Expanded Irvine Monorail Discussed

Times Staff Writer

Savor this recipe for a palatable commute.

You arrive in south Irvine by train and ride an escalator up to a ultra-modern monorail poised at the station. The sleek, high-speed vehicle whisks you north on an elevated rail past traffic stalled on the San Diego Freeway. You arrive at the office less than 20 minutes later, stress-free and ready to go.

Some far-fetched vision of the future? Maybe not.

A private transportation firm and Irvine officials are discussing whether to expand a half-mile monorail now under construction at John Wayne Airport so that it would link the region's most congested business center with a new Amtrak station on the city's southern flank.

Last week, the state awarded Irvine a $122,000 grant to study potential routes for the ambitious monorail system, as well as station locations and possible methods of financing the project.

Though the concept is still barely beyond the dream stage, boosters of the expanded monorail plan suggest that the network of elevated tracks and needle-nose trains could be operating in about five years.

"I'm very enthusiastic about it," said Irvine Mayor Larry Agran, a chief advocate of using electric-powered monorails to alleviate present-day traffic and pollution problems. "This isn't pie-in-the-sky stuff. These systems are coming on line all over the world. . . . I think the logic behind it is very compelling and encourages me to believe that it could be very successful."

Agran and other boosters envision the network eventually spreading throughout the county, with high-speed monorail lines connected to lower-speed systems that would ferry commuters and suburbanites practically to the doorstep of office or home.

The existing proposal would attempt to do just that in Irvine.

Under the plan, the short monorail spur being built at the airport to ferry passengers from the terminal to an office complex planned down the street by the McDonnell Douglas Realty Co. would be linked with a longer loop circling the bustling Irvine Business Center.

Passengers would pay about $1 to ride in boxy cars that would spin around the five-mile loop at up to 25 m.p.h. Stations would be set at half-mile intervals, putting passengers within a quarter-mile of most destinations.

Connect With Station

Another monorail line equipped with streamlined trains that could speed up to 60 m.p.h. would connect the business loop to the Irvine train and bus station now under construction east of Interstate 5 near its junction with the San Diego Freeway. Although no specific routes have been spotlighted, planners envision the monorail line running through the beehive of businesses and retail centers between Barranca and Alton parkways in the city's Woodbridge area.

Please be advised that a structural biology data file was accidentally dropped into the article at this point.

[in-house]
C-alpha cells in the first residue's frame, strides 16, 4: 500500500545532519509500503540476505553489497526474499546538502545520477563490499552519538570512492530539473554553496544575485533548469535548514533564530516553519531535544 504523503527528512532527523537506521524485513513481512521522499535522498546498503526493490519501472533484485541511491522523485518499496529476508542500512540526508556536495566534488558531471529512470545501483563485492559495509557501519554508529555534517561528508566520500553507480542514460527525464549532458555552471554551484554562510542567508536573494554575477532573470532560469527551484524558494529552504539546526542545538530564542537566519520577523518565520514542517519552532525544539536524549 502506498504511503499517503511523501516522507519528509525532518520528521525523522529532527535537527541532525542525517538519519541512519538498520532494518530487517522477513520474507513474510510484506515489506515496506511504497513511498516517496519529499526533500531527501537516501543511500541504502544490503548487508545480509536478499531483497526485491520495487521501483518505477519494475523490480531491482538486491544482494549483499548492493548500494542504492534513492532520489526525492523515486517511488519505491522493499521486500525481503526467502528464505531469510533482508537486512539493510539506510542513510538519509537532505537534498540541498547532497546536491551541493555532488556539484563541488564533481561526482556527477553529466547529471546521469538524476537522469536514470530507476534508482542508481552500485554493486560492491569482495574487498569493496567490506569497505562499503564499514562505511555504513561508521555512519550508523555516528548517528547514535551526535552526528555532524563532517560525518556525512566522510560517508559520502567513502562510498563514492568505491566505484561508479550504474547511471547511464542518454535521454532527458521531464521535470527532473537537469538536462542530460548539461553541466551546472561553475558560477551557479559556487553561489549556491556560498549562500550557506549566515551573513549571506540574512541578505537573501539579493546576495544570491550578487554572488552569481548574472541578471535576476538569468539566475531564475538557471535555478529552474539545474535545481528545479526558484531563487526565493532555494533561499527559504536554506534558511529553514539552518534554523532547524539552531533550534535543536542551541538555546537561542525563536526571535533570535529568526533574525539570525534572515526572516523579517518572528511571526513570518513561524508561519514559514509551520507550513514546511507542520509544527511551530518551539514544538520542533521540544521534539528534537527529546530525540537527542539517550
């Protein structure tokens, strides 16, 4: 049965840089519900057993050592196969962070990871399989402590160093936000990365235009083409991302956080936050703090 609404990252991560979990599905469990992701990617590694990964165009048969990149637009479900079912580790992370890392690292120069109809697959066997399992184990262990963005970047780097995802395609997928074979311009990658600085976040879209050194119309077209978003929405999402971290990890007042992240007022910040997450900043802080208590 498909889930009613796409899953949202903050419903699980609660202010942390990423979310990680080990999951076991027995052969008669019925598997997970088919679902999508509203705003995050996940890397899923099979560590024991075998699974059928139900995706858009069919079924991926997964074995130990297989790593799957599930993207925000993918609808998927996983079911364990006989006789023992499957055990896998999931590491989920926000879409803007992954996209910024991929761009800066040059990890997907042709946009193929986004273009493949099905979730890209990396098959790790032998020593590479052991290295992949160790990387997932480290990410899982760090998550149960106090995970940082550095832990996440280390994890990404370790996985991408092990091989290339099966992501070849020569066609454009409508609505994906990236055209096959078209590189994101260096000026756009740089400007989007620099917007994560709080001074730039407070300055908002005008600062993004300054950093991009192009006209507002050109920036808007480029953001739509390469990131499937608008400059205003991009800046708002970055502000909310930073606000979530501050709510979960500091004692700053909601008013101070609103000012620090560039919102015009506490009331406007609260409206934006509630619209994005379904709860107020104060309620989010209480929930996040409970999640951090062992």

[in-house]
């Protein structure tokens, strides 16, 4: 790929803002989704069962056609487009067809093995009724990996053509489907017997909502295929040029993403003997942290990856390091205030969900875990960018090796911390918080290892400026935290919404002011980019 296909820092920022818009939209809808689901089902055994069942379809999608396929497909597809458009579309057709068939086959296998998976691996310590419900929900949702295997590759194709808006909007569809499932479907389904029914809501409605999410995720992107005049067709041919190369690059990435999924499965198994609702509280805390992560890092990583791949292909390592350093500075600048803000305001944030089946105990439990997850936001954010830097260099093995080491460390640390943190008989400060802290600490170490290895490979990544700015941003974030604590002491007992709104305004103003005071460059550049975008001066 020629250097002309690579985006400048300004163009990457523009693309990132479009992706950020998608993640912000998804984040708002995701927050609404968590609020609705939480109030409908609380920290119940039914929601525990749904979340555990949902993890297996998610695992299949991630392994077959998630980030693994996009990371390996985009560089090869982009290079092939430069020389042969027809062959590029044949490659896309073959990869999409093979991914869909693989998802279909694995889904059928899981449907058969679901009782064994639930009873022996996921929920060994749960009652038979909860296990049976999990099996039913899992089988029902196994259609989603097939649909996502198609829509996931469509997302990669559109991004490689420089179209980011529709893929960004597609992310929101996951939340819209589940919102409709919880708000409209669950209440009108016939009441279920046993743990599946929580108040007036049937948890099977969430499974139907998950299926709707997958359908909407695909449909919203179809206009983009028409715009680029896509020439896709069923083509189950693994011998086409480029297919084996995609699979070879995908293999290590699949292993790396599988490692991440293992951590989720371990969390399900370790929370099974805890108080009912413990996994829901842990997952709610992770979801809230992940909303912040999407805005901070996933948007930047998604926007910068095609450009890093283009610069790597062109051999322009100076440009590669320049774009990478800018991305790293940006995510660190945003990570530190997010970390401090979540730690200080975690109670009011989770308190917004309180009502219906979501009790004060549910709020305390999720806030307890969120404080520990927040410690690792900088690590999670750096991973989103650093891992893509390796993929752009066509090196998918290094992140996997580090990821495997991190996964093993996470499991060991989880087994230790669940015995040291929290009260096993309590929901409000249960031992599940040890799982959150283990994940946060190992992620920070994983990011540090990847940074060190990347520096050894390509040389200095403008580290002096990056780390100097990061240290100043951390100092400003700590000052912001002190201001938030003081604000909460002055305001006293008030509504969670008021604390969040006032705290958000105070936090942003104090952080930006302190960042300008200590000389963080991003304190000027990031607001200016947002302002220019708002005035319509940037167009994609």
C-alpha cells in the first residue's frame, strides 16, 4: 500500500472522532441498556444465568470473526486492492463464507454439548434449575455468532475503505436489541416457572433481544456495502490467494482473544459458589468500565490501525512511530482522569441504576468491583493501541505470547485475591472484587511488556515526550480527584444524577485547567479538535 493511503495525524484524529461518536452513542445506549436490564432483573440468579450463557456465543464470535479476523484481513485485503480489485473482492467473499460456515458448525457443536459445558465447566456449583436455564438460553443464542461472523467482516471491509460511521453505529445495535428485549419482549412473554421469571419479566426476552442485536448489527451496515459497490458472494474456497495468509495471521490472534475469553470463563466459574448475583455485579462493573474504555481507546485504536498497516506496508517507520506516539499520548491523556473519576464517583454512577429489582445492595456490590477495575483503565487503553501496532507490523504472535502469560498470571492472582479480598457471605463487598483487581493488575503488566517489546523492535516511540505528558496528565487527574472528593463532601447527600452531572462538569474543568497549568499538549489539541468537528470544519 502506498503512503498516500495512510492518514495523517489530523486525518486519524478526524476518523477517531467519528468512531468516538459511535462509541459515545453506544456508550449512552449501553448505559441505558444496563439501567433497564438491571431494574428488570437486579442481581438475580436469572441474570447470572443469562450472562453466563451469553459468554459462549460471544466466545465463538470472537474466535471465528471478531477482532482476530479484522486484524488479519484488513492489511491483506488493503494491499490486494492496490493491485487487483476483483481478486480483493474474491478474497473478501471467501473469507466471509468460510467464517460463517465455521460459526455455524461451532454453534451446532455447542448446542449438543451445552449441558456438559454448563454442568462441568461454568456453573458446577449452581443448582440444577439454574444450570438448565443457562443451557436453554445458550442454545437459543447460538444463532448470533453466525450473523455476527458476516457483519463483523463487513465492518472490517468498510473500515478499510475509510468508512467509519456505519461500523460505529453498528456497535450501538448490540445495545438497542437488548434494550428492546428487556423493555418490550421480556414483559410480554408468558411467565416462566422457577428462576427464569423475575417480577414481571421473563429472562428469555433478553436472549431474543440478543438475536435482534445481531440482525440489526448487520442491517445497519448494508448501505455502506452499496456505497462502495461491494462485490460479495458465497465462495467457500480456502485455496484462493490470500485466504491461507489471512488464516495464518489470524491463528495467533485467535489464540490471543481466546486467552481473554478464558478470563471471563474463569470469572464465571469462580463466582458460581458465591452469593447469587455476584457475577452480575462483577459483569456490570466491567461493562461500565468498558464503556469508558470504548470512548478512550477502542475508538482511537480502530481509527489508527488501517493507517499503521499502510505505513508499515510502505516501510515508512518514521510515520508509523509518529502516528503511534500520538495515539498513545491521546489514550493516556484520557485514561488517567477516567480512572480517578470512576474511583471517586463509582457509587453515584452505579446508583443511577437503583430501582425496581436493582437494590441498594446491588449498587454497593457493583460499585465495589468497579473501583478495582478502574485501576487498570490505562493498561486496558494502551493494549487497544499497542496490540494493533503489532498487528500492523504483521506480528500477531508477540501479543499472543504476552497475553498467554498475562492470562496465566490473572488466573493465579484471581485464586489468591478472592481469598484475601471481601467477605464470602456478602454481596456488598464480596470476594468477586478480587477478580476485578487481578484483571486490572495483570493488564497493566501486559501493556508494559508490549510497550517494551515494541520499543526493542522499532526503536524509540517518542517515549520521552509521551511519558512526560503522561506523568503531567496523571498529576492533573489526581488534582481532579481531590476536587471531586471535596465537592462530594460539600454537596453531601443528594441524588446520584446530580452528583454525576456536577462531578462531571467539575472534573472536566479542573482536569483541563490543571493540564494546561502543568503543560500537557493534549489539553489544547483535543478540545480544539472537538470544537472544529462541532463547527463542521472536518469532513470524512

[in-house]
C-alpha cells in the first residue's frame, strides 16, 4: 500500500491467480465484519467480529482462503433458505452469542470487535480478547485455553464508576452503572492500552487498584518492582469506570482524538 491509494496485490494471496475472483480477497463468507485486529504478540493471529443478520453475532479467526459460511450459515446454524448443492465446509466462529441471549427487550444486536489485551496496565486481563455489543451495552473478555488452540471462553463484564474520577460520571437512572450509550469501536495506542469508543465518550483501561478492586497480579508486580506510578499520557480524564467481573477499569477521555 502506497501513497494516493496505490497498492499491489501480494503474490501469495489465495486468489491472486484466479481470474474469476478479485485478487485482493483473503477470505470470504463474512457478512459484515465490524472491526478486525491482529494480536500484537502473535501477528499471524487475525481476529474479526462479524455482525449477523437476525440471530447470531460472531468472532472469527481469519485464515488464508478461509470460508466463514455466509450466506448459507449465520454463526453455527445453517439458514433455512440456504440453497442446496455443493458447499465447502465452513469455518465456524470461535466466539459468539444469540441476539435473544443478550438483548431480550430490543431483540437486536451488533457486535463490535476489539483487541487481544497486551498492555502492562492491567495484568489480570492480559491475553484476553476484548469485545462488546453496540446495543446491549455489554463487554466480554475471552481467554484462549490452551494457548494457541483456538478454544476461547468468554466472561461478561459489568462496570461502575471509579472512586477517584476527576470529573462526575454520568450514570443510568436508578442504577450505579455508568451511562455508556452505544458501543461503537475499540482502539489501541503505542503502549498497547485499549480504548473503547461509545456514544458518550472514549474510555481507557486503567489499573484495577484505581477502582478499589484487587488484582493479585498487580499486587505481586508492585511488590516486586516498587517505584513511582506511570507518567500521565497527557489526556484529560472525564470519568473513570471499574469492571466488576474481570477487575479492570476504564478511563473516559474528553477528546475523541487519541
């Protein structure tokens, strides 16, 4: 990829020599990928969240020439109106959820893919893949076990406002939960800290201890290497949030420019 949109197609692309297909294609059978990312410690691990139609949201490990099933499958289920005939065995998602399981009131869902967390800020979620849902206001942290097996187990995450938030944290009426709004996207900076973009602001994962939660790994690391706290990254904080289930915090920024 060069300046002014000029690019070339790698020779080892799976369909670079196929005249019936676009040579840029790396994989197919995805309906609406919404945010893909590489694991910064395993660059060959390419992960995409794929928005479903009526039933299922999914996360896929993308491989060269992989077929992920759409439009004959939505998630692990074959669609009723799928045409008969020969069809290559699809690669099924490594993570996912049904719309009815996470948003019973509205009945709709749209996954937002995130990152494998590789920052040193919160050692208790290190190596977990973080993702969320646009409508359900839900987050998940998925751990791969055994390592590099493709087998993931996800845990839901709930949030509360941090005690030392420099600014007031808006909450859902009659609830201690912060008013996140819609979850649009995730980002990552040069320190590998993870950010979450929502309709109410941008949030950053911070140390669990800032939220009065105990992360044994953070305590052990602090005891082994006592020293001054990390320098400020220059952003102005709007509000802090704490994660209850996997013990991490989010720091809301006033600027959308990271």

Once in place, the system could handle local commuters as well as residents of Riverside County and cities along the Amtrak rail line who travel to Irvine for work.

"With a couple of transfers, people should be able to walk to their jobs," said John Harris, transit-planning engineer for the city.

The entire $300-million network would be financed with both private and public money, officials said.

A multimillion-dollar state rail bond initiative expected on the June, 1990, ballot includes $125 million for a monorail system in Irvine. A proposed half-cent sales tax increase on the November ballot in Orange County to fund transportation projects could be tapped for help. Landowners and developers along the route and in the business park would also foot much of the bill.

3 Firms Approached

Officials with Transportation Group Inc., the Florida-based firm slated to build the half-mile monorail line for McDonnell Douglas, said that they have already approached three development firms in the Irvine Business Center to seek their participation in financing construction of the loop through the business community.

Francois Badeau, project manager with Transportation Group, predicted that the monorail system would prove a popular alternative for a variety of people, from office workers tired of driving to a lunch spot to future inhabitants of the many residential projects planned in the area.

"It's not the ultimate solution, but it will help," said Badeau, whose firm is supplying a new monorail system at Disney World in Florida. "This could be an example for the rest of the country and the rest of the world. We really feel it's a solution for the new urban city."

In an effort to woo developers, the company has hired the accounting firm of Kenneth Leventhal and Co. to determine what financial gains would be possible if the monorail line were in place near an office or commercial project.

Not everyone, however, has jumped aboard in support.

Center Not Impressed

Operators of South Coast Plaza, who last year gave a lukewarm reception to the notion of the airport monorail linking up with the famed mega-mall, say the new proposal does little to alter their attitude.

"I don't think things have changed," said Malcolm Ross, director of planning and design for C.J. Segerstrom & Sons, developers of the mall and major landowners in central Orange County.

"I have not heard any real discussion about the types of feeder lines we consider to be an integral part of anything like that," he said. "Until feeder lines from residential areas to the monorail itself are in place, it isn't exactly a practical consideration."

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